Now compared to the total charged on the cards, the company's recievables/loans to cardmembers outstanding are far smaller.  As of Sept 30, 2008, total Cardmember Loans were $43.1 billion (this excludes approximately $28.9 billion of additional cardmember loans in a Master Securitization Trust which has been securitized, but includes AXP's retained undivided sellers interest of approximately $13.5 billion in this trust) and card member recievables (not loans) were approximately $40.6 billion.  The latter figure represents the delay between when the money is spent (paid to the merchant) and when the customer pays American Express (i.e. it is reverse float).  The former are actual loans against which the provisions are $2.64 billion at the end of Q3 2008 - and this is the figure (loan provisions) that could and probably will go much higher.  One indication for the quality of the business is its ability to absorb a higher level of loan losses.  In Q3 2008, AXP provisioned $958 million for loan loses (as compared to $579 million in Q3 2007).  The Q4 provision will probably be higher still.  However, in Q3 2008, after absorbing higher loan loss "reserves", the company still generated net income for $815 million.
Depending on the level of provisions in Q4 2008 and Q1 2009 which could very will deterioriate from Q3 2008 levels, net income could go negative.  The company did expand its loan portfolio more aggressively that it should have in 2006 and 2007 and loan losses on part of its loans will be much higher than expected.  Even if they turn out to be 10% of loans outstanding (which would be surprising), AXP has significant ability to absorb a temporary hit to earnings.
Issue #2:  Funding the balance sheet
AXP funds the aforementioned recievables and loans with short-term and long term debt as well as customer deposits.  As of Q3 2008, ST debt was $13.9 billion (down from $17.7 billion in Q3 2007), long-term debt was $57.7 billion (up from $55.2 billion) and customer deposits were $11.8 billion (down from $15.4 billion).  This is a substantial balance sheet and parts of it frequently have to be refinanced.  Access to short and long-term funding in the commercial paper, interbank, medium term notes and long-term notes were all impaired this year.  Recent actions by the Fed and the Treasury have significantly eased liquidity.  AXP has the ability to go to the Fed and borrow (probably the entire amount) if it needed to.  However, it appears likely that with Washington focused on easing and getting lending going again, AXP will be the beneficiary of policies designed to insure that refinancing risk is mitigated for companies that have relatively viable businesses and assets (but that might run into refinancing risk).  Recently, the FDIC backstopped a debt issue for AMEX (by providing a guarantee) and subsequently, AXP issued the aforementioned Preferred Stock to the Treasury as well.  Given current government policy, it seems highly unlikely that AXP would be allowed to fail simply because markets are not willing to finance financial companies for the time being.  In the intermediate term, of course, the cost of funding may go up, but AXP can pass along much of this cost to its customers over time.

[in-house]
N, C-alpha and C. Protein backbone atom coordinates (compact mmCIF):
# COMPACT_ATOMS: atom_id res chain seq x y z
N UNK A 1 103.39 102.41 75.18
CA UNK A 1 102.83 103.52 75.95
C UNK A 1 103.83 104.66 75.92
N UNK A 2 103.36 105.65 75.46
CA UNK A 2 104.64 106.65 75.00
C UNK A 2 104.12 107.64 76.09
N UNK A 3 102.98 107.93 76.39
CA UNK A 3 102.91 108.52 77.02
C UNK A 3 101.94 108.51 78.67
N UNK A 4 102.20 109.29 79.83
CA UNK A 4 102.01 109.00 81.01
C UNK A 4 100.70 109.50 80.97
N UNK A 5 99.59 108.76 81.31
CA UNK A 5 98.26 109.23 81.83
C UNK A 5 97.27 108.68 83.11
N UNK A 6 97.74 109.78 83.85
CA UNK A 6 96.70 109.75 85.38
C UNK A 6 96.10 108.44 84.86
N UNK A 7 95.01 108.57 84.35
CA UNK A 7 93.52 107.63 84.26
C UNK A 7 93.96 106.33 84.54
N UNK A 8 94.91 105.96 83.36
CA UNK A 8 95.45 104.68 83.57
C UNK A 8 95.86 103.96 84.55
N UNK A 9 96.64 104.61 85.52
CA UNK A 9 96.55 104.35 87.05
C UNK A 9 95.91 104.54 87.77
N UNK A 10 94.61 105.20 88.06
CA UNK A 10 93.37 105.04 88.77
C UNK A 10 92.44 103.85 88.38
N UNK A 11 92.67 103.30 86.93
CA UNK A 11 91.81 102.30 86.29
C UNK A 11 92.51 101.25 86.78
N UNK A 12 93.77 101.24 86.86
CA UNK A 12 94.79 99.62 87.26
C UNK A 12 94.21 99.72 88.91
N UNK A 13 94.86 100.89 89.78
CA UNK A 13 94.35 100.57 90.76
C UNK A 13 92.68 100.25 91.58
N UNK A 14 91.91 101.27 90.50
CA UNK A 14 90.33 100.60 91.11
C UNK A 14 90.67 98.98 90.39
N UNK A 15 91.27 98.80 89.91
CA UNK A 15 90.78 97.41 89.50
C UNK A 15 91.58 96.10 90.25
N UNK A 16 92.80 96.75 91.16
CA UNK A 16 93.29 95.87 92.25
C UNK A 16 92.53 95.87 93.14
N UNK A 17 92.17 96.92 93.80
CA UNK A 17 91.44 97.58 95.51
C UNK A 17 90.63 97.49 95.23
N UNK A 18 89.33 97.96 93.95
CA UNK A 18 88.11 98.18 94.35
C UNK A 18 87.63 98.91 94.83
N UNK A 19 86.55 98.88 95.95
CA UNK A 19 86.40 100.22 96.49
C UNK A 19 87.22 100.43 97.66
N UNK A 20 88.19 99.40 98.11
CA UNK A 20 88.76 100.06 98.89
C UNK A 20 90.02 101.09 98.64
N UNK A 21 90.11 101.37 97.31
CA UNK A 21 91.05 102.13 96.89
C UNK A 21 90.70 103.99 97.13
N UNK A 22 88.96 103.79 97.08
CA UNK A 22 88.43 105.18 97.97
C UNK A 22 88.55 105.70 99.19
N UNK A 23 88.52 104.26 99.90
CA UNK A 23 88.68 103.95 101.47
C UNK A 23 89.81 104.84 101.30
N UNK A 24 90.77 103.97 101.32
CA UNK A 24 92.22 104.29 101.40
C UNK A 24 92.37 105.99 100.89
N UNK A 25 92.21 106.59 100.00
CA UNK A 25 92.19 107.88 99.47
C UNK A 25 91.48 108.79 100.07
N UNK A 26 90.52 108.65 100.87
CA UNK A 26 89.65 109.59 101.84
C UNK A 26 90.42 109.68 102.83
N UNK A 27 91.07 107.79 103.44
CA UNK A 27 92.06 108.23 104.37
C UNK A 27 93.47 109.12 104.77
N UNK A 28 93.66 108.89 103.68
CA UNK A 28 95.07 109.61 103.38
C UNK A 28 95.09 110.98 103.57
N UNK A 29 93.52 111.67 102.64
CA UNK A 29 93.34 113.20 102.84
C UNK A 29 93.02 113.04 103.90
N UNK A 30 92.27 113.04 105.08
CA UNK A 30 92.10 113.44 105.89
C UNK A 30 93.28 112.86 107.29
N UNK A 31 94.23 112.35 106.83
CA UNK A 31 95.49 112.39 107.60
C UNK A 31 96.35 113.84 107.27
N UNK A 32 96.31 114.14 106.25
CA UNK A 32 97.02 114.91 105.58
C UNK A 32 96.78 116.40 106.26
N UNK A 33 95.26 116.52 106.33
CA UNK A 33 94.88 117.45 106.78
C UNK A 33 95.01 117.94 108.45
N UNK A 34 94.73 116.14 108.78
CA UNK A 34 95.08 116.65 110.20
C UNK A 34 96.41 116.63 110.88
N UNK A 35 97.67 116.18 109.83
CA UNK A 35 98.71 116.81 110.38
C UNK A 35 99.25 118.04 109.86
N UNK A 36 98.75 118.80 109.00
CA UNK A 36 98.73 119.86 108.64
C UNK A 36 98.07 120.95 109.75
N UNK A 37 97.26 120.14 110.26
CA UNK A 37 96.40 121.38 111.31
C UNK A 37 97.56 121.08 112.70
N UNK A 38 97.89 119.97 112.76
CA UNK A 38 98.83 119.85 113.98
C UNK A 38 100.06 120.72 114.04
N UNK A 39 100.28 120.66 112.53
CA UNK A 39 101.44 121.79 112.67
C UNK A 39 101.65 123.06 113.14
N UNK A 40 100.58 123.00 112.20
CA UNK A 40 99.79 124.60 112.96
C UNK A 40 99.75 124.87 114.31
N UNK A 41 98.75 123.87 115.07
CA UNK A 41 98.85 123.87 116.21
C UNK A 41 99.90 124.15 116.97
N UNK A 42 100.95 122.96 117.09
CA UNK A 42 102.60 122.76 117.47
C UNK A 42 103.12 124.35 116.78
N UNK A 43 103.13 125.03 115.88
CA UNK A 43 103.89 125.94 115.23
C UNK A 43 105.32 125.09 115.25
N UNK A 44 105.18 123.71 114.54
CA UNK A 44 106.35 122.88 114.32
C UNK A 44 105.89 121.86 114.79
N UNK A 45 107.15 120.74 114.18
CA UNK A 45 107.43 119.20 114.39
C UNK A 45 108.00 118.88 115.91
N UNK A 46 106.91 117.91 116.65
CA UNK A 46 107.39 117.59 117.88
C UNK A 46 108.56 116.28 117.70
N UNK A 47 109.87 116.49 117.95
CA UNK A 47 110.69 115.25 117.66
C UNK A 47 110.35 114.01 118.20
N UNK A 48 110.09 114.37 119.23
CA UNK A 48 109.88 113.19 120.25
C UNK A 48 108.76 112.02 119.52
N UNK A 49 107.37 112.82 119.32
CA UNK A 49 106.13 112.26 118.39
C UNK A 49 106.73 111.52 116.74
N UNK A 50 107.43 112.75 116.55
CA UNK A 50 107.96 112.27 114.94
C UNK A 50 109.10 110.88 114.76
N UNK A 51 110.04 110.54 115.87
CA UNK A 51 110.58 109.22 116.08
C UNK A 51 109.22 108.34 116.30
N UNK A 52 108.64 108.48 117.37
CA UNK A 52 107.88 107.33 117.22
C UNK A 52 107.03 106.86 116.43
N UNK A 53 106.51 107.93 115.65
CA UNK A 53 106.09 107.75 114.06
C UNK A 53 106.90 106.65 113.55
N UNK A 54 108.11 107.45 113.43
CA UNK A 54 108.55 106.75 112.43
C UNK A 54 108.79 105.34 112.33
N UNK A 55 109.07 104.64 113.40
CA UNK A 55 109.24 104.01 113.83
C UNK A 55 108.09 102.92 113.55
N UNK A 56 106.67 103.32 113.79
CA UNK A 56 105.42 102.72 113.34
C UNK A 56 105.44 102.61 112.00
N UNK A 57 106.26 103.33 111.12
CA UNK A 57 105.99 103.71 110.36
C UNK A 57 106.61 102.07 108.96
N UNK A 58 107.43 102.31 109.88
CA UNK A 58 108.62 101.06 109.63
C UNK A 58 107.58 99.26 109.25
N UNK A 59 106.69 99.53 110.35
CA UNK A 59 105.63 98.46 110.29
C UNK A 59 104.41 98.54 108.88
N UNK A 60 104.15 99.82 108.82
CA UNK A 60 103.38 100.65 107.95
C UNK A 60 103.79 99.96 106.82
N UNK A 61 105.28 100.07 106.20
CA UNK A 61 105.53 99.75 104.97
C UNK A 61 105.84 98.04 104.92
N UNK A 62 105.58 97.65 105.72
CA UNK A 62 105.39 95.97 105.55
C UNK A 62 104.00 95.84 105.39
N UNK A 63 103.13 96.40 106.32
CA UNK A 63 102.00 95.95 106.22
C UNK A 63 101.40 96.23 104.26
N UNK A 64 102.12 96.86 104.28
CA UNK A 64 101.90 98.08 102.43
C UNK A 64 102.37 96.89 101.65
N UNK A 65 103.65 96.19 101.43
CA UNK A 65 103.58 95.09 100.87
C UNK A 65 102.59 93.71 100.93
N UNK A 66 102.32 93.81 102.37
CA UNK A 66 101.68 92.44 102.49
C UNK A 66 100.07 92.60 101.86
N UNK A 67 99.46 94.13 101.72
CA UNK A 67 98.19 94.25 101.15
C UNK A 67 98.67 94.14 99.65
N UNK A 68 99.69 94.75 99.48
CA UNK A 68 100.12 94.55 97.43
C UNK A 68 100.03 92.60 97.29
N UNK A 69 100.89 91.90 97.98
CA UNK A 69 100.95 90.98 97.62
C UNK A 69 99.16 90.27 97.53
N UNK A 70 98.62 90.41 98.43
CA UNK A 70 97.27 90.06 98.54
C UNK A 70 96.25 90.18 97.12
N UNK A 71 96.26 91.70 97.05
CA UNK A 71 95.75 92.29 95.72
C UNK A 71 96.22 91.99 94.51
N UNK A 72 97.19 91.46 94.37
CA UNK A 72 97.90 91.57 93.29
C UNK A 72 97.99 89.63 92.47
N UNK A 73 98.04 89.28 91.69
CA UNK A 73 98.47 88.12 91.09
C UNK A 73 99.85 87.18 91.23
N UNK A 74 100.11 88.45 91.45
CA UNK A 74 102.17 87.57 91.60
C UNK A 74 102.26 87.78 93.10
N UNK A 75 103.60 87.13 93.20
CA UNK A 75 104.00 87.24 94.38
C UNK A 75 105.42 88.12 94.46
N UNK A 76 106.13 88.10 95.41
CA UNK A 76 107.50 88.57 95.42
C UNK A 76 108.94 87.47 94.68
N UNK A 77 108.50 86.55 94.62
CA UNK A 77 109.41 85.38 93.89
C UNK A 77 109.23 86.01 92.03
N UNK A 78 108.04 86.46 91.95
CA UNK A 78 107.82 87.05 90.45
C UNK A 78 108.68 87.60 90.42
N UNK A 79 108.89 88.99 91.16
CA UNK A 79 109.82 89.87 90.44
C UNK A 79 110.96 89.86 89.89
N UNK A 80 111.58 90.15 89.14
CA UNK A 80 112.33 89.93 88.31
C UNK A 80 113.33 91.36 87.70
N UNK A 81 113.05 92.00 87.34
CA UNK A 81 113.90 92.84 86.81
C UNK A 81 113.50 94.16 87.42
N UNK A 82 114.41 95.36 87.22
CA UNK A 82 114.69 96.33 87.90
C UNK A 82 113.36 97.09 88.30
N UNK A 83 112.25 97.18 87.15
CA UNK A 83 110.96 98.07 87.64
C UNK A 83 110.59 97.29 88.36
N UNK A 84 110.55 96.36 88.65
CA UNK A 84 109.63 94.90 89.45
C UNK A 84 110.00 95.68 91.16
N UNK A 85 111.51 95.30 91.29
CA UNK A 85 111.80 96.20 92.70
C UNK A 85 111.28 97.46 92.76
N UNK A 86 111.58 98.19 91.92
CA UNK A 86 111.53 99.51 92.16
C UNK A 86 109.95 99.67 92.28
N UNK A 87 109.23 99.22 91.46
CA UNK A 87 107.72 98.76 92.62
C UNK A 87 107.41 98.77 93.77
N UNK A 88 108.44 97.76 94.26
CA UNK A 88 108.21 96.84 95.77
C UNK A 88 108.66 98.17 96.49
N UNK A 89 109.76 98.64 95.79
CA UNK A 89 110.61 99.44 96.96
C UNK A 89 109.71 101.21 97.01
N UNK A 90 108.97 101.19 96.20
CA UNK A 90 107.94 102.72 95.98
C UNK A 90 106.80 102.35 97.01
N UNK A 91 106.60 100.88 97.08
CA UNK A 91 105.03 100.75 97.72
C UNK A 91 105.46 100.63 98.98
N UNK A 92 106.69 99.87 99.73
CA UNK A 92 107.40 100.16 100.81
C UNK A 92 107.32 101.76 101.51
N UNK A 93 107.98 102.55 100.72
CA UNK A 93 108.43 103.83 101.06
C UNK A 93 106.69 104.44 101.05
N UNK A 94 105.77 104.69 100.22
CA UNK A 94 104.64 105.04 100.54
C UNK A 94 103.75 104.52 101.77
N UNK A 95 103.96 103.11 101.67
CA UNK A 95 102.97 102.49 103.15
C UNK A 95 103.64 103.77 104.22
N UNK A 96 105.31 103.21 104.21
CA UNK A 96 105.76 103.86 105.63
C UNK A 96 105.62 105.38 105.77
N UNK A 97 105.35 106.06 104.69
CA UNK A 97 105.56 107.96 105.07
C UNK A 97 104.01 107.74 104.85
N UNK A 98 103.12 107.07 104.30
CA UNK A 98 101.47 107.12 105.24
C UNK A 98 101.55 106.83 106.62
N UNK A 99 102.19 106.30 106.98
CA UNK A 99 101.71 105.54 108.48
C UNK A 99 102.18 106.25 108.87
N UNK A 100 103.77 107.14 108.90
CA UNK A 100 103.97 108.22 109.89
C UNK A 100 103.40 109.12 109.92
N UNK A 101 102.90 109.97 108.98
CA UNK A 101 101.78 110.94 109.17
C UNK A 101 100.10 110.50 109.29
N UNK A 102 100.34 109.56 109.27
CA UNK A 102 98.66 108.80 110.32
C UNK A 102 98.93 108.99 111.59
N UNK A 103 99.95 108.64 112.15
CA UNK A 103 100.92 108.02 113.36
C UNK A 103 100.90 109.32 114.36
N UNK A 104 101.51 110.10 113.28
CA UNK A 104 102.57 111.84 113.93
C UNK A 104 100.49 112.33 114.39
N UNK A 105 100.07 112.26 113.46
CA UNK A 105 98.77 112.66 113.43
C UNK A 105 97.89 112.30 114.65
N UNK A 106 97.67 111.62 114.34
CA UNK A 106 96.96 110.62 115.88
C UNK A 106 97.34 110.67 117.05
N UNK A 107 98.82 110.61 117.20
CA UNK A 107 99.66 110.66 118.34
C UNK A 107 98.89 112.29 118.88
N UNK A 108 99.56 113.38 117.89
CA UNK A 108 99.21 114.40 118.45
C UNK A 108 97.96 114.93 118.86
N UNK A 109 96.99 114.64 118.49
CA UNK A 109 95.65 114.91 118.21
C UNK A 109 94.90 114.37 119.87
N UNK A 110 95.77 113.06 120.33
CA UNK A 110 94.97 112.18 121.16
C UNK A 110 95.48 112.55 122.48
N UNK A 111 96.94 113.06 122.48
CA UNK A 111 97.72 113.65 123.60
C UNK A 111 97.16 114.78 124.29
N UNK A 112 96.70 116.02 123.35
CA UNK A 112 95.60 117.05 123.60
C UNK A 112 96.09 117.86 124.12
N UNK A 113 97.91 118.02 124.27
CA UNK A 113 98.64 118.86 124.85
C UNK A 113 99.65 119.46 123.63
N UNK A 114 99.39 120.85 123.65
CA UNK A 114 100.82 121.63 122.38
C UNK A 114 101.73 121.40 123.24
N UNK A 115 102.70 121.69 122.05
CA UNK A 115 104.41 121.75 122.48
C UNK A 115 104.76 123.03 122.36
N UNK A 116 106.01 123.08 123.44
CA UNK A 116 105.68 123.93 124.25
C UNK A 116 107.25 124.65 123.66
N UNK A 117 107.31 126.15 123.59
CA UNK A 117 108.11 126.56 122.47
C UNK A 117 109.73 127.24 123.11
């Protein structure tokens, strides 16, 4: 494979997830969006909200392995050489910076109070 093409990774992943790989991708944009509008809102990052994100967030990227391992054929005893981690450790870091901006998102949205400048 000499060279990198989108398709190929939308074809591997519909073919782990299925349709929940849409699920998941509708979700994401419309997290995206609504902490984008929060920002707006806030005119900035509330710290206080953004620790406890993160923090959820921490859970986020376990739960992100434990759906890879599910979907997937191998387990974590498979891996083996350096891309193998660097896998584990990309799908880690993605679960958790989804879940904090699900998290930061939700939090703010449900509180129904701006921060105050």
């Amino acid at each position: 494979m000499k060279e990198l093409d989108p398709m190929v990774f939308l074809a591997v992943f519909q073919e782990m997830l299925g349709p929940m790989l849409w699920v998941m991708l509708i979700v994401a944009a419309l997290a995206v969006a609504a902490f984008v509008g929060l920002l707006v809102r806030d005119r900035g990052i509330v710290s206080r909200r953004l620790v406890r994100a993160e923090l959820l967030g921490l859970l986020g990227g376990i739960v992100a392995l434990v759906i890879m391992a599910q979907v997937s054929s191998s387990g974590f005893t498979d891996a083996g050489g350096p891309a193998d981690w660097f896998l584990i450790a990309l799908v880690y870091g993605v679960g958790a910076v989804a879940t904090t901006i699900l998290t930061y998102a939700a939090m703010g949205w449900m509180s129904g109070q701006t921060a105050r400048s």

Issue #3: Earnings Hit
So the impact of slower spending and loan provisions and higher cost of borrowing in a credit constrained environment are simply that margins compress in the near term.  Dec 2009 estimates decreased from $2.92 90 days ago to $1.92 today.  However, AXP is not standing still.  The company is simultaneously increasing fees and interest charges, significantly cutting costs, and also tightening credit standards.  Meanwhile, spending and electronic spending in particular will continue its upward March over time so the company is likely to recover and go above peak earnings again.  Earning may be lower in 2009 and perhaps even in 2010.  However, they should recover thereafter.  In 18 to 24 months (at the outside), investors should be looking past current issues around provisioning, borrowing, and earnings compression.  Applying a 15x multiple of a mimum of $3.00 in earnings in 2011 give a stock price north of $45.00 in 18 to 24 months for an IRR north of 30% per year from current levels.


* Earnings normalization 2 to 3 years out

* Moderate growth

* Getting past provisioning and credit issues by end of 2009